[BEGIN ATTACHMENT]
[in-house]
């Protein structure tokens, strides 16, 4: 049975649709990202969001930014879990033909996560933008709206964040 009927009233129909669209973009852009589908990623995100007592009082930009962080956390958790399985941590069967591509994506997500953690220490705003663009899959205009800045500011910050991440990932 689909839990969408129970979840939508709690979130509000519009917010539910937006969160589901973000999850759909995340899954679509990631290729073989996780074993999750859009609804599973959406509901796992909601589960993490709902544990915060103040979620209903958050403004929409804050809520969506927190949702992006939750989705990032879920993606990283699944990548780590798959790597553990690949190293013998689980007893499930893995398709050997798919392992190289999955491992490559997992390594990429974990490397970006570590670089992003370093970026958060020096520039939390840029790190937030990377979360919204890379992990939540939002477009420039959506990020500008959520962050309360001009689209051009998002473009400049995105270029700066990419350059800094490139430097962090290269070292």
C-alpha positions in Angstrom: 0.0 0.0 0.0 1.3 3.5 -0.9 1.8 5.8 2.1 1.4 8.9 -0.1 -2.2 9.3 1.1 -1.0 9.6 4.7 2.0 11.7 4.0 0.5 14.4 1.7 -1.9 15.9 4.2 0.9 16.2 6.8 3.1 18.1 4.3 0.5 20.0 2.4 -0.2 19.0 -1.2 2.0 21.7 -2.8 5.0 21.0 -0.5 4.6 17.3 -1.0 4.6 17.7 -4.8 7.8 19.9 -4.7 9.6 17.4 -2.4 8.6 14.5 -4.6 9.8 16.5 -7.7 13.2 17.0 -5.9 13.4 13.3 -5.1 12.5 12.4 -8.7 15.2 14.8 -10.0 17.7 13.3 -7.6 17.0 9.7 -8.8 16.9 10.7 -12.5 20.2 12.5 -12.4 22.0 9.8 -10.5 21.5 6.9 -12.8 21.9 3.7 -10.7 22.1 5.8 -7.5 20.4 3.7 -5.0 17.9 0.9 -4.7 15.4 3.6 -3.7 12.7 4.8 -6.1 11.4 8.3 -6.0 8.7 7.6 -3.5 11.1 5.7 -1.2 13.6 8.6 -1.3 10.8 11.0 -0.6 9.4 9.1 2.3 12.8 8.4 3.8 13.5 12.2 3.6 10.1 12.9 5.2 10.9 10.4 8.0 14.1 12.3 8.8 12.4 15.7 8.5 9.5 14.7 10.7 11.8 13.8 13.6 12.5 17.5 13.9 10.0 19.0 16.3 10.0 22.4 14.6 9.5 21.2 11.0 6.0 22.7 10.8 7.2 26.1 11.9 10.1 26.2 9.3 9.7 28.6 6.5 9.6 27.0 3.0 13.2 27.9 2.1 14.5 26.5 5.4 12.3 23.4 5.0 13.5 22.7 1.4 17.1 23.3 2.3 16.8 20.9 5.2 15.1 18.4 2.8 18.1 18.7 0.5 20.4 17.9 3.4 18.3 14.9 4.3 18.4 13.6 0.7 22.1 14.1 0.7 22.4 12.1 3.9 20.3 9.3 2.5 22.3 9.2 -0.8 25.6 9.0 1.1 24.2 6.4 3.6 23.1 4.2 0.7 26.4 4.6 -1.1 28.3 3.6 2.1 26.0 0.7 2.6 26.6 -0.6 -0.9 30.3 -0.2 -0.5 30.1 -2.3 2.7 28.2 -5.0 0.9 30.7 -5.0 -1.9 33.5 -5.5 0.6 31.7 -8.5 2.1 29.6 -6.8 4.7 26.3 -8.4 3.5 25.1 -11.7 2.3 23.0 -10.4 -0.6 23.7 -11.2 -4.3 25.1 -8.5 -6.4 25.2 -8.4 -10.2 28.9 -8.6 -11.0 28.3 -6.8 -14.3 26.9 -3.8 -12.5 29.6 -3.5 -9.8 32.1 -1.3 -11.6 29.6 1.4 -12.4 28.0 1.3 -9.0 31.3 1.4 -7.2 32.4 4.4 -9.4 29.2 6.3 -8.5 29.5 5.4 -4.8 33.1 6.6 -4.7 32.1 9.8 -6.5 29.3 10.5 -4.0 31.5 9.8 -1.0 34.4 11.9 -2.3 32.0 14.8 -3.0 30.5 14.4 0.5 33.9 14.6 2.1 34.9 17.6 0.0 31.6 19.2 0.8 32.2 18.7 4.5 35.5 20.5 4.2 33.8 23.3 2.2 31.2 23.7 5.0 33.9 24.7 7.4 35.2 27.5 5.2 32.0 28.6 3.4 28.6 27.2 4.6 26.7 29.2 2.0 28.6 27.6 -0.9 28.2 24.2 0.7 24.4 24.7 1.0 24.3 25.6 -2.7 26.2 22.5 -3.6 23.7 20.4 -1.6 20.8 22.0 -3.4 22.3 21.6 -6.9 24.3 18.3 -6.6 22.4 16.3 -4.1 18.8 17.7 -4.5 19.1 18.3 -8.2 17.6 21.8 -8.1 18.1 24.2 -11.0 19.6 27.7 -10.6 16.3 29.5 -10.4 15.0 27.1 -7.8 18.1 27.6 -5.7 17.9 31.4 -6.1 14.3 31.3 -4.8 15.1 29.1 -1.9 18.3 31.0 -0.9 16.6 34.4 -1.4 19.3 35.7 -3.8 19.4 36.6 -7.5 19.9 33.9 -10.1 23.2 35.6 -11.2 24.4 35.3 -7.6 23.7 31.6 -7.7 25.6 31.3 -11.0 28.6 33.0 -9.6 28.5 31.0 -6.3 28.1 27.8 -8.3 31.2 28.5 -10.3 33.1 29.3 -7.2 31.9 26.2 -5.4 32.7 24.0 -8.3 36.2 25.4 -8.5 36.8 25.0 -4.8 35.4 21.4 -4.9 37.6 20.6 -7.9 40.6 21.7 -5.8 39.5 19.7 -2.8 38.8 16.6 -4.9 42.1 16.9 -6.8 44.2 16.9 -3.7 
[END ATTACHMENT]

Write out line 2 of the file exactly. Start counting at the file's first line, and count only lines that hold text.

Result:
């Protein structure tokens, strides 16, 4: 049975649709990202969001930014879990033909996560933008709206964040 009927009233129909669209973009852009589908990623995100007592009082930009962080956390958790399985941590069967591509994506997500953690220490705003663009899959205009800045500011910050991440990932 689909839990969408129970979840939508709690979130509000519009917010539910937006969160589901973000999850759909995340899954679509990631290729073989996780074993999750859009609804599973959406509901796992909601589960993490709902544990915060103040979620209903958050403004929409804050809520969506927190949702992006939750989705990032879920993606990283699944990548780590798959790597553990690949190293013998689980007893499930893995398709050997798919392992190289999955491992490559997992390594990429974990490397970006570590670089992003370093970026958060020096520039939390840029790190937030990377979360919204890379992990939540939002477009420039959506990020500008959520962050309360001009689209051009998002473009400049995105270029700066990419350059800094490139430097962090290269070292």